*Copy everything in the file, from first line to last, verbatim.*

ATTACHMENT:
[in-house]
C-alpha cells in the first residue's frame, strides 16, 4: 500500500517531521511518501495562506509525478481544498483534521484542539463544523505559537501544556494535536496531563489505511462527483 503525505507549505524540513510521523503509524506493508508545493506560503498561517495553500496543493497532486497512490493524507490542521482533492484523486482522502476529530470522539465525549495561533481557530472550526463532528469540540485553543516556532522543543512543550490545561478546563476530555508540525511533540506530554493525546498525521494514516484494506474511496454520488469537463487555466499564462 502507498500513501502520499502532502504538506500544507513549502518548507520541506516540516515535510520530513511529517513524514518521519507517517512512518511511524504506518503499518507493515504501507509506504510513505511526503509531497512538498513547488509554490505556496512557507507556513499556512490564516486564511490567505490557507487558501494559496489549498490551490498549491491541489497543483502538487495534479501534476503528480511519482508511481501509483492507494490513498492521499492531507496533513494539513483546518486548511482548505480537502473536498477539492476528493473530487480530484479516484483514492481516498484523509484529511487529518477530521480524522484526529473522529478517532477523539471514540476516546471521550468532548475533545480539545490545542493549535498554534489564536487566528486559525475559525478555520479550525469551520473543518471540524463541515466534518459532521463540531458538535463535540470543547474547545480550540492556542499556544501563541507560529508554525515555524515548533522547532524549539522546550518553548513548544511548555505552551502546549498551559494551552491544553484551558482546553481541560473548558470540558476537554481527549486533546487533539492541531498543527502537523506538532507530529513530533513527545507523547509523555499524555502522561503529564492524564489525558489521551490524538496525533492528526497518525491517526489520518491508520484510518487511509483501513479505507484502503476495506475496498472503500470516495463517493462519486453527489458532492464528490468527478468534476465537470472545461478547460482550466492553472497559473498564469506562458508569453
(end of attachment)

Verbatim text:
[in-house]
C-alpha cells in the first residue's frame, strides 16, 4: 500500500517531521511518501495562506509525478481544498483534521484542539463544523505559537501544556494535536496531563489505511462527483 503525505507549505524540513510521523503509524506493508508545493506560503498561517495553500496543493497532486497512490493524507490542521482533492484523486482522502476529530470522539465525549495561533481557530472550526463532528469540540485553543516556532522543543512543550490545561478546563476530555508540525511533540506530554493525546498525521494514516484494506474511496454520488469537463487555466499564462 502507498500513501502520499502532502504538506500544507513549502518548507520541506516540516515535510520530513511529517513524514518521519507517517512512518511511524504506518503499518507493515504501507509506504510513505511526503509531497512538498513547488509554490505556496512557507507556513499556512490564516486564511490567505490557507487558501494559496489549498490551490498549491491541489497543483502538487495534479501534476503528480511519482508511481501509483492507494490513498492521499492531507496533513494539513483546518486548511482548505480537502473536498477539492476528493473530487480530484479516484483514492481516498484523509484529511487529518477530521480524522484526529473522529478517532477523539471514540476516546471521550468532548475533545480539545490545542493549535498554534489564536487566528486559525475559525478555520479550525469551520473543518471540524463541515466534518459532521463540531458538535463535540470543547474547545480550540492556542499556544501563541507560529508554525515555524515548533522547532524549539522546550518553548513548544511548555505552551502546549498551559494551552491544553484551558482546553481541560473548558470540558476537554481527549486533546487533539492541531498543527502537523506538532507530529513530533513527545507523547509523555499524555502522561503529564492524564489525558489521551490524538496525533492528526497518525491517526489520518491508520484510518487511509483501513479505507484502503476495506475496498472503500470516495463517493462519486453527489458532492464528490468527478468534476465537470472545461478547460482550466492553472497559473498564469506562458508569453